Bloggers, UNITE! Unblock that PCIJ blog! Write to the Supreme Court to register your protest!


Blogger Edwin Lacierda said...

I just wrote a letter to the public information office of the Supreme Court.

Let us inundate them with our concern. It is the last bastion for the protection of our constitutional rights. They shall not fail us. So, write to them.

12:21 AM  
Blogger Rizalist said...

The Libel suit filed by Tiongco, which brought about the TRO, cannot prosper, because the truth, as you know is the best defense, and I think PCIJ would love nothing better than to have their report subjected to judicial scrutiny and verification. The Court has wandered in to a quicksand potentially embarrassing to the administration. Most of the damaging or libelious material comes form the PNP for chrissakes! How funny, the PCIJ lawyers will make mincemeat of this. on top of your most excellent observations...
PS I don't know of anyone convicted of libel in the Press except for Mon Tulfo!

2:03 PM  
Anonymous dawin said...


I really could not understand how Judge Lee could have trumped freedom of expression in favor of the right to privacy. The judge's understanding of the hierarchy of constitutional rights somehow seemed skewered.

Some constitutional lawyers in the US, especially the conservative ones, even argue that there is no constitutional right to privacy. But what is not debatable is the constitutional right to free speech. It's the Second Amendment right.

Be that as it may, at least our libel laws are not as terrible as that of UK or Singapore.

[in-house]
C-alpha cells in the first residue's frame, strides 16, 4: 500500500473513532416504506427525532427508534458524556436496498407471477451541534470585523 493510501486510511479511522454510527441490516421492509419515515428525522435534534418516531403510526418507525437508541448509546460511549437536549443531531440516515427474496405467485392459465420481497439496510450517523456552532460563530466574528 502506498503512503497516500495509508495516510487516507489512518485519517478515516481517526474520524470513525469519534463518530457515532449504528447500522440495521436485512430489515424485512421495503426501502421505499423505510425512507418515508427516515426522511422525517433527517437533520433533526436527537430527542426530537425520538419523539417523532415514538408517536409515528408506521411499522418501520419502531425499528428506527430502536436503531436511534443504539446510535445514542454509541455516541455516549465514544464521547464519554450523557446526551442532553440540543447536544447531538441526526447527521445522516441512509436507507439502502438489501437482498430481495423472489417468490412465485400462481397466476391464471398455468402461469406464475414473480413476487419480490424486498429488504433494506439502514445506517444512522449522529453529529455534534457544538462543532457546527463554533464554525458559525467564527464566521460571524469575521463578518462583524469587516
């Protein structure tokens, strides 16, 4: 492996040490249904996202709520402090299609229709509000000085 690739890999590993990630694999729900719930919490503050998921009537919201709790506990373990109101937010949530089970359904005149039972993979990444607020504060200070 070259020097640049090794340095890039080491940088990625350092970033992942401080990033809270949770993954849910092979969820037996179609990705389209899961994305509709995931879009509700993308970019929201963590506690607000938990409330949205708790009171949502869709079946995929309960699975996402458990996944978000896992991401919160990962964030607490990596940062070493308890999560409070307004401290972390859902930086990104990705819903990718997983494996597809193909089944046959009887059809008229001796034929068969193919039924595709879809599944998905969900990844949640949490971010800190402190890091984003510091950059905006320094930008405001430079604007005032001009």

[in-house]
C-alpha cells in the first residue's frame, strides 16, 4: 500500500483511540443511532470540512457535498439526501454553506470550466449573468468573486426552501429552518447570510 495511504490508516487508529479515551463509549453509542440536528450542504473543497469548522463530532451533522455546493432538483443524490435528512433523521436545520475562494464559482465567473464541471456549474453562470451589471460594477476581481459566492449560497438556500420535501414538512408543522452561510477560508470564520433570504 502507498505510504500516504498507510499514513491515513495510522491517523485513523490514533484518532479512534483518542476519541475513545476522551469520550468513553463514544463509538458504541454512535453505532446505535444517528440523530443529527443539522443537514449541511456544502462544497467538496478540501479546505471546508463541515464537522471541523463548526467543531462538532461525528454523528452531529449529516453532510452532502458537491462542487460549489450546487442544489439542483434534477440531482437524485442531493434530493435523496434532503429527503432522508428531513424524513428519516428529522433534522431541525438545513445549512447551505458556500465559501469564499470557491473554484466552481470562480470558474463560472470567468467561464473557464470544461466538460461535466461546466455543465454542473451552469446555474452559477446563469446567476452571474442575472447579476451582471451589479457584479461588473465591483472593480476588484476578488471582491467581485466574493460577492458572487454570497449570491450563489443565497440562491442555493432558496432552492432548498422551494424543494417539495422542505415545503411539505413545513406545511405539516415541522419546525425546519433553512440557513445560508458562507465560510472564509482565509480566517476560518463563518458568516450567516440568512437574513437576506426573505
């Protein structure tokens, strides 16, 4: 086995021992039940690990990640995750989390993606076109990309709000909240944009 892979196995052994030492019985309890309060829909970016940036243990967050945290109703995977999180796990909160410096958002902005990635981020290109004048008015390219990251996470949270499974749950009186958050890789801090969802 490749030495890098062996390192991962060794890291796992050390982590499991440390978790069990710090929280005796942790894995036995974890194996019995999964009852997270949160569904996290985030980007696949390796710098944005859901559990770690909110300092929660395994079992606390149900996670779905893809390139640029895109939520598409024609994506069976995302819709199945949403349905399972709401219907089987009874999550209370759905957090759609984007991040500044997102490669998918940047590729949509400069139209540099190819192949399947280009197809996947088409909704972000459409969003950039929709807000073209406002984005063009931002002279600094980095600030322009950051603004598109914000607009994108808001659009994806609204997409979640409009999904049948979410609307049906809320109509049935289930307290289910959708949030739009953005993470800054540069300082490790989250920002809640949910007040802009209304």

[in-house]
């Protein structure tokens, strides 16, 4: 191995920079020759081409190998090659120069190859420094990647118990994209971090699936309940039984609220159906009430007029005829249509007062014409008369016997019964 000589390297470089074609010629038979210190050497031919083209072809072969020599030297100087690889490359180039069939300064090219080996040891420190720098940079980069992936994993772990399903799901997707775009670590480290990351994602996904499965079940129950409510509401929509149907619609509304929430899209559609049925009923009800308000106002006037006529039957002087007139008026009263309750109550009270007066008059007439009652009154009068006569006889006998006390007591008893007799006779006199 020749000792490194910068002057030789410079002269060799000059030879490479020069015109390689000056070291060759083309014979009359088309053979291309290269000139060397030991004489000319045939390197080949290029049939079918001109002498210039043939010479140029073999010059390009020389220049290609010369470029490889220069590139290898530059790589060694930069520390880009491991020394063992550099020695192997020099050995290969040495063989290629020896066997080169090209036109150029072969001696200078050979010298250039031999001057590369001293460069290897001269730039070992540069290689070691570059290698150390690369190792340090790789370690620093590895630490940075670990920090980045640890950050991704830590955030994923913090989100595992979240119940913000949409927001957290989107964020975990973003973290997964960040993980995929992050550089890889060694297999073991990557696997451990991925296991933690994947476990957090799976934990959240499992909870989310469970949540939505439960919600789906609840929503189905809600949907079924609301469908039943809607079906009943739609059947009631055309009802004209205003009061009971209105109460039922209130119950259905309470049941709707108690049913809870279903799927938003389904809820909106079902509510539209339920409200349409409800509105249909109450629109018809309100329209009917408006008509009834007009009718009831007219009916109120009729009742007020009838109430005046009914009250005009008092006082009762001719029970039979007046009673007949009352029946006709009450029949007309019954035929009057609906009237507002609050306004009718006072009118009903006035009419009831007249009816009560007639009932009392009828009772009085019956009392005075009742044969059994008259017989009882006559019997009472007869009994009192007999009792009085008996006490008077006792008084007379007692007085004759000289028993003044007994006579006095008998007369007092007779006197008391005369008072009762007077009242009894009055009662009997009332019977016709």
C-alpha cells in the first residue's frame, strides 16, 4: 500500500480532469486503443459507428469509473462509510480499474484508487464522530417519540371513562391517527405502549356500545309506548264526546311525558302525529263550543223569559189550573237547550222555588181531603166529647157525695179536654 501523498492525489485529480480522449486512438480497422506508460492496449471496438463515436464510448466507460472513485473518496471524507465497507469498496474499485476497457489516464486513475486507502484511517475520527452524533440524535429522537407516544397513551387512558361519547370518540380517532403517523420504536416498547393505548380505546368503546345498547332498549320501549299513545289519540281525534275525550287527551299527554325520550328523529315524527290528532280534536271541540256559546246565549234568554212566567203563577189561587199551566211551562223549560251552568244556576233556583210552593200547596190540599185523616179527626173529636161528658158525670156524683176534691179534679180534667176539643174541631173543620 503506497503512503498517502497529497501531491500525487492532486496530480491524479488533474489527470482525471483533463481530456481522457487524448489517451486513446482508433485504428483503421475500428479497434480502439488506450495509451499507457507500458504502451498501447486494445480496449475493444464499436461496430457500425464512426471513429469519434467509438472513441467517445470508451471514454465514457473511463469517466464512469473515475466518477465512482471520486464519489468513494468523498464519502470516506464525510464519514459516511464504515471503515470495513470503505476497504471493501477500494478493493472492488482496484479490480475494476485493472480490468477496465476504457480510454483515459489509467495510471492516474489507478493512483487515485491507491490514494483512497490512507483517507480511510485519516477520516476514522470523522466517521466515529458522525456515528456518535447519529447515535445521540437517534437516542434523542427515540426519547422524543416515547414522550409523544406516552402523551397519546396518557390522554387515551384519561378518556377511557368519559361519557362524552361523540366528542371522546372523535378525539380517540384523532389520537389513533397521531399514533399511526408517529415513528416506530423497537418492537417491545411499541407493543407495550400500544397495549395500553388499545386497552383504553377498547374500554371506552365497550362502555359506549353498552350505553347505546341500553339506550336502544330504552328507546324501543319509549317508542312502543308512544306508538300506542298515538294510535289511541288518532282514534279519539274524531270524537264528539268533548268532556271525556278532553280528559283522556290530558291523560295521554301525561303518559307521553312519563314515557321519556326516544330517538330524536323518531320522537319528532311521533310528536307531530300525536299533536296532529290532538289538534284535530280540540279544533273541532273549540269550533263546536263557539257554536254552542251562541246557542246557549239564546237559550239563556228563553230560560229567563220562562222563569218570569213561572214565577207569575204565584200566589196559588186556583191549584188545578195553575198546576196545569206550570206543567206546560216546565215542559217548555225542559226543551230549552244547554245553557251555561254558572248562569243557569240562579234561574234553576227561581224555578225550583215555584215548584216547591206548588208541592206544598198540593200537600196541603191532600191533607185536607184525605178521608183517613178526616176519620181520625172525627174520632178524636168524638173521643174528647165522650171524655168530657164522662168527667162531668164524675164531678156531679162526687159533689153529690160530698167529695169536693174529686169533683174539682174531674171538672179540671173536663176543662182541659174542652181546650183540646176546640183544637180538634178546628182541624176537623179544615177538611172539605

2:28 PM  
Blogger Rizalist said...

It's only a temporary restraining order. besides we need such a test case to establish the principle that blogging IS journalism when journalists engage in it. Simple as that. But before we question the motives of the court, which we can assume the worst of or the best, I relish the thought of watching PCIJ's lawyers, and the whole Media, make mincemeat of both the TRO and libel suit.

3:00 PM  
Anonymous yuga said...

Hi Edwin,

I sent a rather lengthy email to them, using all 20+ email accounts I have. :D

Oops, was that spam? hehe

12:23 AM  
Blogger mama_aly said...

What are we coming to? I always thought that one's blog was one's private business --- one's very own 'Plaza Miranda' :(

6:39 AM  
Blogger gari said...

well, it's about legally harassing those who speaks on their own freedom parks and comfort zones specially if our own plaza miranda garnered a number of hits and our opinions counted in the mainstream...

whew, good thing that we are not that popular as that of pcij. :-)

on the 'nega note', i think the decision is generally a lapse in judgment for failure to understand generation gaps on understanding what the hell is a weblog.

since we have enercop, wonder when will there be cybercops. hmmmm...

10:29 AM  
Blogger Hawkeye said...

A blog is a way of expressing our opinion and feeling. Unless its libelous, DOJ has no right to order the removal of a blog.

2:20 PM  
Blogger NJbabe said...

I wonder if they know what BLOG means. I am just curious as to what they want to relay here by making such a proposterous judgement. Minsan nakakatakot to see what the judicial process in the Philippines is going to....hindi ko alam kung matatawa or maiiyak ....what a waste.....But one has to assert one's right otherwise...

12:16 AM